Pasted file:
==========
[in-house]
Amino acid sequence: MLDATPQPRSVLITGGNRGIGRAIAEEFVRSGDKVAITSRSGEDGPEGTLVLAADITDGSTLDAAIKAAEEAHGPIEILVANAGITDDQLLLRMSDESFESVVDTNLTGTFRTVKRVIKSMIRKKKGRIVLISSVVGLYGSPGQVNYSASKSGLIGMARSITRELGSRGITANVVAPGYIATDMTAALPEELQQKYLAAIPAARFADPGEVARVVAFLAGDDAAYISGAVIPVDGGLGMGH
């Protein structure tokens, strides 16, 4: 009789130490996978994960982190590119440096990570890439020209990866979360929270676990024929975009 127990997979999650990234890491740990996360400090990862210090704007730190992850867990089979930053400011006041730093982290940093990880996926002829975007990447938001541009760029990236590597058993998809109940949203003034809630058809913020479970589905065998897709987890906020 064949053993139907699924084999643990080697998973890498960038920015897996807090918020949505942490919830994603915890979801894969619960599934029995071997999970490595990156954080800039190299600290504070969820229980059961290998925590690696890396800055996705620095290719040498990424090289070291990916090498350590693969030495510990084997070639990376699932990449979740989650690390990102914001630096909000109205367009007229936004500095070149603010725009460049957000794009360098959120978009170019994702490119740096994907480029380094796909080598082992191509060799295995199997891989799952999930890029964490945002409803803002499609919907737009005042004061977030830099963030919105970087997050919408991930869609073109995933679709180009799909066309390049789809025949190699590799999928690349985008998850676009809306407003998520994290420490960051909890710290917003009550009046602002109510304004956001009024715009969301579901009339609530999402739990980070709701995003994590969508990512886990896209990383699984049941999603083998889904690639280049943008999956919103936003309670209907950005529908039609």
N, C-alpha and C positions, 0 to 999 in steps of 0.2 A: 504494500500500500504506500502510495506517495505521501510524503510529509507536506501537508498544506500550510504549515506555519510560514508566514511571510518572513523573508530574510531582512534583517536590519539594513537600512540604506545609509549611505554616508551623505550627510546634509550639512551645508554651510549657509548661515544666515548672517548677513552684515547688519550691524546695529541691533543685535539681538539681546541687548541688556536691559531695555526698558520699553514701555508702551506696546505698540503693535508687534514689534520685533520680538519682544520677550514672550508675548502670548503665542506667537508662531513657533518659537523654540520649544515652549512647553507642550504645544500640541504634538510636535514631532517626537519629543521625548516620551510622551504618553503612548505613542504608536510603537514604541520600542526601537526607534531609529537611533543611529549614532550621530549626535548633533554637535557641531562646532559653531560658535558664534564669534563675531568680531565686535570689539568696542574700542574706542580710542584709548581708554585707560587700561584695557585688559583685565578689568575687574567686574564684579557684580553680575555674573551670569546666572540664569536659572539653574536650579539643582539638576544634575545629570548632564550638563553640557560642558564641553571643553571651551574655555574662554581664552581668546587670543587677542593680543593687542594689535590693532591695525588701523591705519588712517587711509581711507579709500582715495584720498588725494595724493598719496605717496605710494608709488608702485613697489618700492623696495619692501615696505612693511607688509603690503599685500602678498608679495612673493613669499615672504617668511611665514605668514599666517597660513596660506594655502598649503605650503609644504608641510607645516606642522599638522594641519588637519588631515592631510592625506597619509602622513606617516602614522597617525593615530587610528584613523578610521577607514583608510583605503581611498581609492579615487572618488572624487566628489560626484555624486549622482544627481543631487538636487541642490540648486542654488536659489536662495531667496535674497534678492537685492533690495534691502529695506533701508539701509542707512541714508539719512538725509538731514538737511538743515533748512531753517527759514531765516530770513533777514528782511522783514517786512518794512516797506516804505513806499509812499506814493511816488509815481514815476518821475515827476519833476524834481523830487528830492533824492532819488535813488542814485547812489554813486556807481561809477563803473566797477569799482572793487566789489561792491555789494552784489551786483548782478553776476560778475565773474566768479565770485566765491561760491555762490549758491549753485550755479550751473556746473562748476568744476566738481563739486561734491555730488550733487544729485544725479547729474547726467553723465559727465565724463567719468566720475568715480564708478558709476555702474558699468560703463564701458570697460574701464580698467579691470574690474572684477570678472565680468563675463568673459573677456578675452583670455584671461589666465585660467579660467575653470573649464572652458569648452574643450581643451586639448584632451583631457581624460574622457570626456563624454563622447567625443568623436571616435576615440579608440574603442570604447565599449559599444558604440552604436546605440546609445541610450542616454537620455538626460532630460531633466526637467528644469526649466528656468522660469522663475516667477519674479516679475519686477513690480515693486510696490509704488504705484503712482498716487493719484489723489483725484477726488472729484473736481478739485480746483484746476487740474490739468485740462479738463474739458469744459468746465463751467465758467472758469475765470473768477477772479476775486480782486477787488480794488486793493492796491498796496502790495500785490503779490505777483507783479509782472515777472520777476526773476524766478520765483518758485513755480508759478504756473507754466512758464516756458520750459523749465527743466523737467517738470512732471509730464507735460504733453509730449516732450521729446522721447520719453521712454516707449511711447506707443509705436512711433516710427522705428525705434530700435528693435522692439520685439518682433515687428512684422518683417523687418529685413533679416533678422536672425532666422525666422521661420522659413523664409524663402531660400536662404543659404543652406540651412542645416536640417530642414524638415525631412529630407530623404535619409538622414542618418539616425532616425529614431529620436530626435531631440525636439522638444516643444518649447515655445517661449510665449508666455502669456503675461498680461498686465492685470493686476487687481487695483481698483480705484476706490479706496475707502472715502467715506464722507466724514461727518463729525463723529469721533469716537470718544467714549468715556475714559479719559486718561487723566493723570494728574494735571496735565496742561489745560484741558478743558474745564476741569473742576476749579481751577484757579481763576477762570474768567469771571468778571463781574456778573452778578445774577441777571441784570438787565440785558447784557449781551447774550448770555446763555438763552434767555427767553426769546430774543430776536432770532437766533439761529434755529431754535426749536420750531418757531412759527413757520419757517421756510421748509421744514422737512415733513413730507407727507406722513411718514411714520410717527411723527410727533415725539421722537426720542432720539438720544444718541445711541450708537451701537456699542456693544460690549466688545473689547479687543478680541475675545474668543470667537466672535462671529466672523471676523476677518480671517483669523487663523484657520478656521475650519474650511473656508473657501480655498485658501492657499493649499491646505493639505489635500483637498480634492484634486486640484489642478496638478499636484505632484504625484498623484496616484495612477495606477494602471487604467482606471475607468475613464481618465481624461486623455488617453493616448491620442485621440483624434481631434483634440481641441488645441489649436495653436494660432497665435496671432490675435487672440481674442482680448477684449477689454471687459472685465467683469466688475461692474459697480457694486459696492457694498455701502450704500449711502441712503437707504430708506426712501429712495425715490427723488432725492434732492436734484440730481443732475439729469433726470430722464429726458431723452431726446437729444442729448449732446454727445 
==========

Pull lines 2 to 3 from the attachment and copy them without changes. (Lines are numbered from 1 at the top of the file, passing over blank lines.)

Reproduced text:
Amino acid sequence: MLDATPQPRSVLITGGNRGIGRAIAEEFVRSGDKVAITSRSGEDGPEGTLVLAADITDGSTLDAAIKAAEEAHGPIEILVANAGITDDQLLLRMSDESFESVVDTNLTGTFRTVKRVIKSMIRKKKGRIVLISSVVGLYGSPGQVNYSASKSGLIGMARSITRELGSRGITANVVAPGYIATDMTAALPEELQQKYLAAIPAARFADPGEVARVVAFLAGDDAAYISGAVIPVDGGLGMGH
């Protein structure tokens, strides 16, 4: 009789130490996978994960982190590119440096990570890439020209990866979360929270676990024929975009 127990997979999650990234890491740990996360400090990862210090704007730190992850867990089979930053400011006041730093982290940093990880996926002829975007990447938001541009760029990236590597058993998809109940949203003034809630058809913020479970589905065998897709987890906020 064949053993139907699924084999643990080697998973890498960038920015897996807090918020949505942490919830994603915890979801894969619960599934029995071997999970490595990156954080800039190299600290504070969820229980059961290998925590690696890396800055996705620095290719040498990424090289070291990916090498350590693969030495510990084997070639990376699932990449979740989650690390990102914001630096909000109205367009007229936004500095070149603010725009460049957000794009360098959120978009170019994702490119740096994907480029380094796909080598082992191509060799295995199997891989799952999930890029964490945002409803803002499609919907737009005042004061977030830099963030919105970087997050919408991930869609073109995933679709180009799909066309390049789809025949190699590799999928690349985008998850676009809306407003998520994290420490960051909890710290917003009550009046602002109510304004956001009024715009969301579901009339609530999402739990980070709701995003994590969508990512886990896209990383699984049941999603083998889904690639280049943008999956919103936003309670209907950005529908039609």